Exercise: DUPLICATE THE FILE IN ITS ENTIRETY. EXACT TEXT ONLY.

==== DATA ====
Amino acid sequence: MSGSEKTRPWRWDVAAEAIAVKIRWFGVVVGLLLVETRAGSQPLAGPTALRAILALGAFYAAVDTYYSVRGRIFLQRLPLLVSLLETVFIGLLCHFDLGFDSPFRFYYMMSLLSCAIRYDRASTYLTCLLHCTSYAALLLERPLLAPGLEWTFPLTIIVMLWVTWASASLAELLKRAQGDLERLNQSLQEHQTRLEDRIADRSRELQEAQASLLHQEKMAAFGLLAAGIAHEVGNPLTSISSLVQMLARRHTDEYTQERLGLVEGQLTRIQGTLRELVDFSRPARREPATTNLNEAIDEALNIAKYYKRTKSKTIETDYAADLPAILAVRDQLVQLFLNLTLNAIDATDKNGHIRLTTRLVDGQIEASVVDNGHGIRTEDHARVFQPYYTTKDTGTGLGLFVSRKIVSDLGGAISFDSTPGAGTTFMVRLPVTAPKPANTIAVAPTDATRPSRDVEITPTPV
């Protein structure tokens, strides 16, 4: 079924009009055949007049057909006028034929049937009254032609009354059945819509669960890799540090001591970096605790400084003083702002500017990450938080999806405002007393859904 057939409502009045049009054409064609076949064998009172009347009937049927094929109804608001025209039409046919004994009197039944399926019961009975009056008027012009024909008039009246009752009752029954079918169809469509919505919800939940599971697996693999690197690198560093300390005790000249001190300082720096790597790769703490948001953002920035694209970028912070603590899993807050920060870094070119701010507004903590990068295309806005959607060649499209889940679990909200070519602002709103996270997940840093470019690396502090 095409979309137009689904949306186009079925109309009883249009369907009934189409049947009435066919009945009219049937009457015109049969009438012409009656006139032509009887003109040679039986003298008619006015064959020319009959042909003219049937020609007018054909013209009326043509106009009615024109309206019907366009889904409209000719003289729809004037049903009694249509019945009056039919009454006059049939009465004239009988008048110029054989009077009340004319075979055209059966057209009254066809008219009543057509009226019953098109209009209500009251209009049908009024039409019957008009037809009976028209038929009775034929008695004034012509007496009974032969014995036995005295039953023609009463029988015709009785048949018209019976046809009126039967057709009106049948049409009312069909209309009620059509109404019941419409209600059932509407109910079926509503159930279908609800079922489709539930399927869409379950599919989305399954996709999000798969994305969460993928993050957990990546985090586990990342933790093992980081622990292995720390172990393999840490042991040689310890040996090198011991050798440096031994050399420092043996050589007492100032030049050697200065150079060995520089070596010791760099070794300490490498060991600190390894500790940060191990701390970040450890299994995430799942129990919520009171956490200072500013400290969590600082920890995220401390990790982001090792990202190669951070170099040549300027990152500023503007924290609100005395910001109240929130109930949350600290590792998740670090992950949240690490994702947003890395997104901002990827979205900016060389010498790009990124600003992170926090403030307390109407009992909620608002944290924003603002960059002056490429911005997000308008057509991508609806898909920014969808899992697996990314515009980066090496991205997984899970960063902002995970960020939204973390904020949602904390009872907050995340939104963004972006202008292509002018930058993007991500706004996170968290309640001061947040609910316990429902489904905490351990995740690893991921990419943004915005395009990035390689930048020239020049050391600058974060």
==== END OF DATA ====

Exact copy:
Amino acid sequence: MSGSEKTRPWRWDVAAEAIAVKIRWFGVVVGLLLVETRAGSQPLAGPTALRAILALGAFYAAVDTYYSVRGRIFLQRLPLLVSLLETVFIGLLCHFDLGFDSPFRFYYMMSLLSCAIRYDRASTYLTCLLHCTSYAALLLERPLLAPGLEWTFPLTIIVMLWVTWASASLAELLKRAQGDLERLNQSLQEHQTRLEDRIADRSRELQEAQASLLHQEKMAAFGLLAAGIAHEVGNPLTSISSLVQMLARRHTDEYTQERLGLVEGQLTRIQGTLRELVDFSRPARREPATTNLNEAIDEALNIAKYYKRTKSKTIETDYAADLPAILAVRDQLVQLFLNLTLNAIDATDKNGHIRLTTRLVDGQIEASVVDNGHGIRTEDHARVFQPYYTTKDTGTGLGLFVSRKIVSDLGGAISFDSTPGAGTTFMVRLPVTAPKPANTIAVAPTDATRPSRDVEITPTPV
């Protein structure tokens, strides 16, 4: 079924009009055949007049057909006028034929049937009254032609009354059945819509669960890799540090001591970096605790400084003083702002500017990450938080999806405002007393859904 057939409502009045049009054409064609076949064998009172009347009937049927094929109804608001025209039409046919004994009197039944399926019961009975009056008027012009024909008039009246009752009752029954079918169809469509919505919800939940599971697996693999690197690198560093300390005790000249001190300082720096790597790769703490948001953002920035694209970028912070603590899993807050920060870094070119701010507004903590990068295309806005959607060649499209889940679990909200070519602002709103996270997940840093470019690396502090 095409979309137009689904949306186009079925109309009883249009369907009934189409049947009435066919009945009219049937009457015109049969009438012409009656006139032509009887003109040679039986003298008619006015064959020319009959042909003219049937020609007018054909013209009326043509106009009615024109309206019907366009889904409209000719003289729809004037049903009694249509019945009056039919009454006059049939009465004239009988008048110029054989009077009340004319075979055209059966057209009254066809008219009543057509009226019953098109209009209500009251209009049908009024039409019957008009037809009976028209038929009775034929008695004034012509007496009974032969014995036995005295039953023609009463029988015709009785048949018209019976046809009126039967057709009106049948049409009312069909209309009620059509109404019941419409209600059932509407109910079926509503159930279908609800079922489709539930399927869409379950599919989305399954996709999000798969994305969460993928993050957990990546985090586990990342933790093992980081622990292995720390172990393999840490042991040689310890040996090198011991050798440096031994050399420092043996050589007492100032030049050697200065150079060995520089070596010791760099070794300490490498060991600190390894500790940060191990701390970040450890299994995430799942129990919520009171956490200072500013400290969590600082920890995220401390990790982001090792990202190669951070170099040549300027990152500023503007924290609100005395910001109240929130109930949350600290590792998740670090992950949240690490994702947003890395997104901002990827979205900016060389010498790009990124600003992170926090403030307390109407009992909620608002944290924003603002960059002056490429911005997000308008057509991508609806898909920014969808899992697996990314515009980066090496991205997984899970960063902002995970960020939204973390904020949602904390009872907050995340939104963004972006202008292509002018930058993007991500706004996170968290309640001061947040609910316990429902489904905490351990995740690893991921990419943004915005395009990035390689930048020239020049050391600058974060």